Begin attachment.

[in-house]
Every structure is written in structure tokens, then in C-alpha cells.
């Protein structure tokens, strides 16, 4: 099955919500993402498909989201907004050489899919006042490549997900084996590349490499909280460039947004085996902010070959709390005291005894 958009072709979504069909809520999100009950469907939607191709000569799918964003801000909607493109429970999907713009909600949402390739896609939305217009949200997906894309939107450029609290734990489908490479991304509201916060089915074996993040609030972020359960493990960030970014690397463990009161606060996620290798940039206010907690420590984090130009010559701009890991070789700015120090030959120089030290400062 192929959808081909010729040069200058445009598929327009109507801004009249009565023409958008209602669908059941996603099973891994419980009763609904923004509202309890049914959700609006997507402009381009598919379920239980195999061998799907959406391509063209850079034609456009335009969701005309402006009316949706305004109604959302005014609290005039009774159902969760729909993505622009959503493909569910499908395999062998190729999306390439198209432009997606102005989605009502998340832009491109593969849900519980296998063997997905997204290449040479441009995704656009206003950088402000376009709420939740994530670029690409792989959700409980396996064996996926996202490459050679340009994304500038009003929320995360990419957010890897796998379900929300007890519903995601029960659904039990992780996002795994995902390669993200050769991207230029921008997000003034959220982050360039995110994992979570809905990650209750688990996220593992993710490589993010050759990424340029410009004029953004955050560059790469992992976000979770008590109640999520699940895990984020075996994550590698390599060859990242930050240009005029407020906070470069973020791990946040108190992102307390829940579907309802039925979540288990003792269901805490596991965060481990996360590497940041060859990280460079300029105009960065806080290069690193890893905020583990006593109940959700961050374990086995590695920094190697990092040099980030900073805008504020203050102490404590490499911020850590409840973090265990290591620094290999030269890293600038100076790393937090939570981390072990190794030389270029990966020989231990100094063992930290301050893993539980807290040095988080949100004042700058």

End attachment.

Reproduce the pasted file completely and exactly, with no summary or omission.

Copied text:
[in-house]
Every structure is written in structure tokens, then in C-alpha cells.
């Protein structure tokens, strides 16, 4: 099955919500993402498909989201907004050489899919006042490549997900084996590349490499909280460039947004085996902010070959709390005291005894 958009072709979504069909809520999100009950469907939607191709000569799918964003801000909607493109429970999907713009909600949402390739896609939305217009949200997906894309939107450029609290734990489908490479991304509201916060089915074996993040609030972020359960493990960030970014690397463990009161606060996620290798940039206010907690420590984090130009010559701009890991070789700015120090030959120089030290400062 192929959808081909010729040069200058445009598929327009109507801004009249009565023409958008209602669908059941996603099973891994419980009763609904923004509202309890049914959700609006997507402009381009598919379920239980195999061998799907959406391509063209850079034609456009335009969701005309402006009316949706305004109604959302005014609290005039009774159902969760729909993505622009959503493909569910499908395999062998190729999306390439198209432009997606102005989605009502998340832009491109593969849900519980296998063997997905997204290449040479441009995704656009206003950088402000376009709420939740994530670029690409792989959700409980396996064996996926996202490459050679340009994304500038009003929320995360990419957010890897796998379900929300007890519903995601029960659904039990992780996002795994995902390669993200050769991207230029921008997000003034959220982050360039995110994992979570809905990650209750688990996220593992993710490589993010050759990424340029410009004029953004955050560059790469992992976000979770008590109640999520699940895990984020075996994550590698390599060859990242930050240009005029407020906070470069973020791990946040108190992102307390829940579907309802039925979540288990003792269901805490596991965060481990996360590497940041060859990280460079300029105009960065806080290069690193890893905020583990006593109940959700961050374990086995590695920094190697990092040099980030900073805008504020203050102490404590490499911020850590409840973090265990290591620094290999030269890293600038100076790393937090939570981390072990190794030389270029990966020989231990100094063992930290301050893993539980807290040095988080949100004042700058």